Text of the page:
Jaeho Shin explores letters as polyhedric sculptures, then designs posters from his findings
The Seoul-based designer started his career before he'd even graduated. Here, he discusses two recent projects and his concept-driven approach to each brief.
- Jyni Ong
- 4 February 2020
There’s no denying that Jaeho Shin is a very talented graphic designer. It seems like he can make anything look good – skincare packaging, album artwork, an exhibition pamphlet and of coarse, the humble poster. His work feels effortlessly cool, as if it was just flung on the canvas and happened to fall in an aesthetically pleasing formation. But the truth of the matter is, it’s the Korean designer’s experience and hard work that makes him so good.
“When I was in my sophomore year in college,” he tells us of his extensive career in the industry, “I had to get a job because I needed the money.” As he was studying design at the time, he thought he may as well work in a studio, and quickly sent out a portfolio of his work to surrounding agencies. At the time, his portfolio consisted of logos and posters that he made in his spare time, and luckily for him, the Seoul-based studios looked kindly on Jaeho’s raw talent, snapping him up quickly as a result.
Four years whirred by and, while Jaeho was busy learning amidst the bustling studio environment and countless deadlines, he never found the time to return to university. With his studio experience, he realised he wanted to have a studio of his own one day. And in 2017, he achieved his goal, going freelance and working independently to carry out his design visions. “I still want to graduate from university someday,” he adds, “but I can’t at the moment because lots of different things have happened.”
With each brief, he tries to see the overall design as one image rather than a curation of disparate elements. Specifically, he tries to “destroy the balance” between the connotations of an existing typeface and the overall look of a design. Operating predominantly in the cultural sector, Jaeho prides himself in participating in exhibitions as well as working commercially. For the designer, “it is an honour” for his work to be shown in an exhibition, and having displayed at the likes of Typojianchi and Open Recent Graphic Design, such projects sit at the forefront of Jaeho’s proudest works.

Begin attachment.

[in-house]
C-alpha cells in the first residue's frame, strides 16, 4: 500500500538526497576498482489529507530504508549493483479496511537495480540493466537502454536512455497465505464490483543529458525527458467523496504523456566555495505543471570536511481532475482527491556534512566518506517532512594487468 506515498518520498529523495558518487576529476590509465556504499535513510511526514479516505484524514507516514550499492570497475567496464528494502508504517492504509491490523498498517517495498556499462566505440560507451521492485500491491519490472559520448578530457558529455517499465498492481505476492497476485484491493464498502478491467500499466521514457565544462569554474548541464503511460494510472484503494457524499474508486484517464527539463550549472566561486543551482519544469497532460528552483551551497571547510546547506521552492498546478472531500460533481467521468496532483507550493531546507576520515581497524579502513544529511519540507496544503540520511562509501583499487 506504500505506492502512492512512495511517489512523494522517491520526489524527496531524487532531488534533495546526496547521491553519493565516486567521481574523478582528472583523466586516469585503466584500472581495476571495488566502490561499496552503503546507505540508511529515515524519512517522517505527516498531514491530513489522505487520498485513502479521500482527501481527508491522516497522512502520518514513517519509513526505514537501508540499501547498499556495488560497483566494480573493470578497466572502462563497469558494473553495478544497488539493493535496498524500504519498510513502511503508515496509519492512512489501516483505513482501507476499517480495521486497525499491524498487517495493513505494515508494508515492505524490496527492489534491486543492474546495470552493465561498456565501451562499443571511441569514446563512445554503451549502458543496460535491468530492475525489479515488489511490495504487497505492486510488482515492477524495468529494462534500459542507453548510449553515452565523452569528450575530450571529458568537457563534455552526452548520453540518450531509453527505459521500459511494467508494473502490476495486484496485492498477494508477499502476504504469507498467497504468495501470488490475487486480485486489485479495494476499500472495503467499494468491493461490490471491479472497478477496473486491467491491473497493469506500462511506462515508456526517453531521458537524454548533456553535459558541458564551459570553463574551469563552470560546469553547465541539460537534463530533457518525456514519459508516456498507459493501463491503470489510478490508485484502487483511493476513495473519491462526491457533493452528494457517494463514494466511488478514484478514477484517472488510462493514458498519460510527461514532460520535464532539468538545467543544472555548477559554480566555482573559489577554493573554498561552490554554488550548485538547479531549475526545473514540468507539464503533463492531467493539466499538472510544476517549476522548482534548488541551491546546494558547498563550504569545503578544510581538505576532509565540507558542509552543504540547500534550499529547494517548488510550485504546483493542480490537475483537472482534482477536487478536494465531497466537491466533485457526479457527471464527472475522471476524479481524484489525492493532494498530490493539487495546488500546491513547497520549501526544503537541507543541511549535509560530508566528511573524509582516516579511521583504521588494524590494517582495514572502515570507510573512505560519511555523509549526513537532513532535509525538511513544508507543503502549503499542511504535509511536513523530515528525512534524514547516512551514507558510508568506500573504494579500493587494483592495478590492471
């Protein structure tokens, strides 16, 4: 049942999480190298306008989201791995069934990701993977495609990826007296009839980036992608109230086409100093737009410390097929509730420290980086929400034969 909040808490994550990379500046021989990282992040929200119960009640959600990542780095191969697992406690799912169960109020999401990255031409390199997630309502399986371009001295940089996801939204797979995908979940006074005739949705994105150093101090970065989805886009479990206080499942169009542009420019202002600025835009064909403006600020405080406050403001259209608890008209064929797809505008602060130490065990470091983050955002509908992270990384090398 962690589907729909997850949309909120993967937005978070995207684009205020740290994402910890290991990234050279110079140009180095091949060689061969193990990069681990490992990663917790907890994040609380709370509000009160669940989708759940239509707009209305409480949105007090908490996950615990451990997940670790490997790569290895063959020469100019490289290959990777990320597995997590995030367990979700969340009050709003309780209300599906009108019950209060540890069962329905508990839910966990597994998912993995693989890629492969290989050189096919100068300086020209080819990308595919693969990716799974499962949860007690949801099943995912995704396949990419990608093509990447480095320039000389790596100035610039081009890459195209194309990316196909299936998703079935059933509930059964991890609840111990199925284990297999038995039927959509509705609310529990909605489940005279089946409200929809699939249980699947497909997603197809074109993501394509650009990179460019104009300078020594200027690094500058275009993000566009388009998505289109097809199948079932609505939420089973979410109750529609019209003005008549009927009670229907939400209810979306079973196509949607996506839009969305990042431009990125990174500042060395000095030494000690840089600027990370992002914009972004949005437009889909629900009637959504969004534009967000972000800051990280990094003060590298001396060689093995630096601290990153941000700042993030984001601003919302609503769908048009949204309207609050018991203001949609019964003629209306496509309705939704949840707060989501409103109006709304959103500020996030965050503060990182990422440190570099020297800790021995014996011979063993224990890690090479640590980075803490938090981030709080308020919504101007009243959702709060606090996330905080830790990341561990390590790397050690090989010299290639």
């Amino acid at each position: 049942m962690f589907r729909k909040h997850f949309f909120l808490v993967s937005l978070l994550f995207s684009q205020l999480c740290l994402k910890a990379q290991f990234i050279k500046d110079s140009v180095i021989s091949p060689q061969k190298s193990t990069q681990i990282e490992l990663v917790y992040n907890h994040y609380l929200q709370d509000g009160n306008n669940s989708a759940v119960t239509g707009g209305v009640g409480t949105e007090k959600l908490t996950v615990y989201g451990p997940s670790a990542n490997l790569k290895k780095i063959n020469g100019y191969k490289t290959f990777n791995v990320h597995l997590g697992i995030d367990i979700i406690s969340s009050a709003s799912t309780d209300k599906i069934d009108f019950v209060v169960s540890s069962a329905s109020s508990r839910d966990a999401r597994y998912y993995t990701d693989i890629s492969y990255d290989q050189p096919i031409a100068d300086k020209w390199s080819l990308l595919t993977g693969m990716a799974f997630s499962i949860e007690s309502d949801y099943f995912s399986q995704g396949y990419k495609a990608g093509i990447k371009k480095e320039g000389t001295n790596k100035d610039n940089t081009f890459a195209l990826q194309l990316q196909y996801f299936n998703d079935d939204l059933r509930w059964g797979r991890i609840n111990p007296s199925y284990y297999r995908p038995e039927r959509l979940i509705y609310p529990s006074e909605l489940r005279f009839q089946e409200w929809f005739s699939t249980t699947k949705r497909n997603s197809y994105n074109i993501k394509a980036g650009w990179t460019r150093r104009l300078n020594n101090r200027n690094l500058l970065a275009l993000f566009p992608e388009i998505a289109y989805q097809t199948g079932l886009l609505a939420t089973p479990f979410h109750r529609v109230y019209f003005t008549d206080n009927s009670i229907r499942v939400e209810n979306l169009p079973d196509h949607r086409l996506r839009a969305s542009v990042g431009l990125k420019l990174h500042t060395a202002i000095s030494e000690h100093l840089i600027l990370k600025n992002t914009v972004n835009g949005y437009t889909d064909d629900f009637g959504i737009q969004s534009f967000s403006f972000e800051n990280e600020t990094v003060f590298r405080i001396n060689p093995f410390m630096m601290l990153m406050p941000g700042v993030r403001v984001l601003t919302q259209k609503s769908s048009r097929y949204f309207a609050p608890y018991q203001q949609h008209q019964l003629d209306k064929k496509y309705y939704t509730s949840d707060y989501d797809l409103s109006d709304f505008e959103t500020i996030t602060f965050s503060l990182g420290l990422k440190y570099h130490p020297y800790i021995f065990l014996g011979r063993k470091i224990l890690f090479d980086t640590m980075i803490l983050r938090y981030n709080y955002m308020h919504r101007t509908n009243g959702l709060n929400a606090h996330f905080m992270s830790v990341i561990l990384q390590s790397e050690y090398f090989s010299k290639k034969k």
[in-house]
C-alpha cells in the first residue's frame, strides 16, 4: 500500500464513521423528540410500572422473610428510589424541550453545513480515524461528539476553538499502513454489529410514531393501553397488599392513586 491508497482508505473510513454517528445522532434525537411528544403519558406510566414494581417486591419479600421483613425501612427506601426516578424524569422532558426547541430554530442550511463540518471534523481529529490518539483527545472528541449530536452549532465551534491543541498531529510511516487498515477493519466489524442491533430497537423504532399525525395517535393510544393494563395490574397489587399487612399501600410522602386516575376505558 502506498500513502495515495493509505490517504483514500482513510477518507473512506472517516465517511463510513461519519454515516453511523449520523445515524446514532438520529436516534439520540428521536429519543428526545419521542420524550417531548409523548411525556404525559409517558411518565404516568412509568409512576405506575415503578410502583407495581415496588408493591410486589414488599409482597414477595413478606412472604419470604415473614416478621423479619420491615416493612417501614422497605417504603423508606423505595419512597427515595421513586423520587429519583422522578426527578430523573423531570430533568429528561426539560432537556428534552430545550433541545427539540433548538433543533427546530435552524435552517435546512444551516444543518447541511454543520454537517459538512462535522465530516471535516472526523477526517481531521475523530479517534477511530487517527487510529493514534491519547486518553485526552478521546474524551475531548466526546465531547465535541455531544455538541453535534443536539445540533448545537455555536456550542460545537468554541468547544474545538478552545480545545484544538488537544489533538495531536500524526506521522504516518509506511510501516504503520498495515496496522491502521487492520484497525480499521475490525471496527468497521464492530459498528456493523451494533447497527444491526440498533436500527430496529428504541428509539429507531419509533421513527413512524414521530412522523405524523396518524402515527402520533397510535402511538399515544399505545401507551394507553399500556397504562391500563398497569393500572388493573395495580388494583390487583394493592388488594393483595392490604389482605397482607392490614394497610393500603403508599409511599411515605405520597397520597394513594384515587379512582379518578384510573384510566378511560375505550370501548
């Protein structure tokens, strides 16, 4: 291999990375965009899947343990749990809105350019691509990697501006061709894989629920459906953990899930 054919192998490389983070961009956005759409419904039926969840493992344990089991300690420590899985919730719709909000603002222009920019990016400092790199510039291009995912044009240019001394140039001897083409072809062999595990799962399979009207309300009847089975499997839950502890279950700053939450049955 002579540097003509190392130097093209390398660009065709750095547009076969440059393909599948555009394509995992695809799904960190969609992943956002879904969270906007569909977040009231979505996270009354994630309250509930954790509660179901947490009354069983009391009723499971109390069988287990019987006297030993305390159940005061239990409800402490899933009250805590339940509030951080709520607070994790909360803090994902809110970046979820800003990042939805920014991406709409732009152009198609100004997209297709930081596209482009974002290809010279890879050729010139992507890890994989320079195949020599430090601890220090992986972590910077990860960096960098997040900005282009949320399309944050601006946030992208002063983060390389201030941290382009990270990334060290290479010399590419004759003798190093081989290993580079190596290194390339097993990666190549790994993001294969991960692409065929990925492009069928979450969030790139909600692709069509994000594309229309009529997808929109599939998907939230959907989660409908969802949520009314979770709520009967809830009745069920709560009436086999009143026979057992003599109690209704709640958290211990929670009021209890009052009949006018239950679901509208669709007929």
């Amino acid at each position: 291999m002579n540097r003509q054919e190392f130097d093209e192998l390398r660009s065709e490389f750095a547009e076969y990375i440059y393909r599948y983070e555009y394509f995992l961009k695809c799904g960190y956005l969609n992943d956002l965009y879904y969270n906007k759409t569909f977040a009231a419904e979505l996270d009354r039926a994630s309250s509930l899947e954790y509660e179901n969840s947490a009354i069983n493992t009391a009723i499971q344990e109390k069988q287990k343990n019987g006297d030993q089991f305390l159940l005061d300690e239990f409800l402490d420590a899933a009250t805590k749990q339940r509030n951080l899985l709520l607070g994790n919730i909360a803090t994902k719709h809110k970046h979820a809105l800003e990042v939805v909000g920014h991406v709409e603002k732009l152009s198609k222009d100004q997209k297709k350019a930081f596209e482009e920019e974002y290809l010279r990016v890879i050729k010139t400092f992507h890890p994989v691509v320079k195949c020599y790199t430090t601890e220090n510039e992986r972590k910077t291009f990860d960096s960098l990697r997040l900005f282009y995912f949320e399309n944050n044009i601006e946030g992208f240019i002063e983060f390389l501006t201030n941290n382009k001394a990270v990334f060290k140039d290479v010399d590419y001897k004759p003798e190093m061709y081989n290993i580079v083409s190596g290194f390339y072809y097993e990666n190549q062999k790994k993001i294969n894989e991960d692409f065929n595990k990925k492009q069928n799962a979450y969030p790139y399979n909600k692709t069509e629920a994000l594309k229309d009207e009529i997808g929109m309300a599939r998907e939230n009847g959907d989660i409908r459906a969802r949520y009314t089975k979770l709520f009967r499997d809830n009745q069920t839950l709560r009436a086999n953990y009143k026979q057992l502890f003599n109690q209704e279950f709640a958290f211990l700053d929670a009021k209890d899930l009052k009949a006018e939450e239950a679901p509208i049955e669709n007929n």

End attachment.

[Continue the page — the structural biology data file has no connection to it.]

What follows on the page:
He created the official poster for the latter, using a timer function as the main graphic motif across the identity. Playing on the idea that “exhibition posters disappear over time”, providing useful information during a certain duration, and then expire, Jaeho experimented visually with the concept of time in the poster series. In general, his work is deeply rooted in a thoughtful concept. Whether it’s time or the idea of the polyhedra (a solid figure with more than six plane faces,) Jaeho’s thought processes extend beyond the aesthetic.
For last year’s Typojianchi, the renowned Korean type biennale, Jaeho created a series of works surrounding the polyhedra. He explains, “Originally, letters used to be a medium of communication. However, as letters started being used as design elements, their natural form experienced a process of deconstruction and reconstruction.” He evaluates how, today, the meaning of letters is not only limited to be a means of communications, but also exist independently as a sculpted polyhedra. In his project for the biennale, Jaeho explores the boundaries of letters as a medium of communication, using the AI of google live translator to consider letterforms alternatively, as polyhedra.
Constantly thinking about how viewers engage with and understand his work, Jaeho’s thoughtful design practice is full of visual rhythm, inspired by a childhood brought up by musical parents. And hoping to further explore his musical interests a variety of mediums in the future, for now, Jaeho’s more practical and realistic aim, it so move into a larger workroom.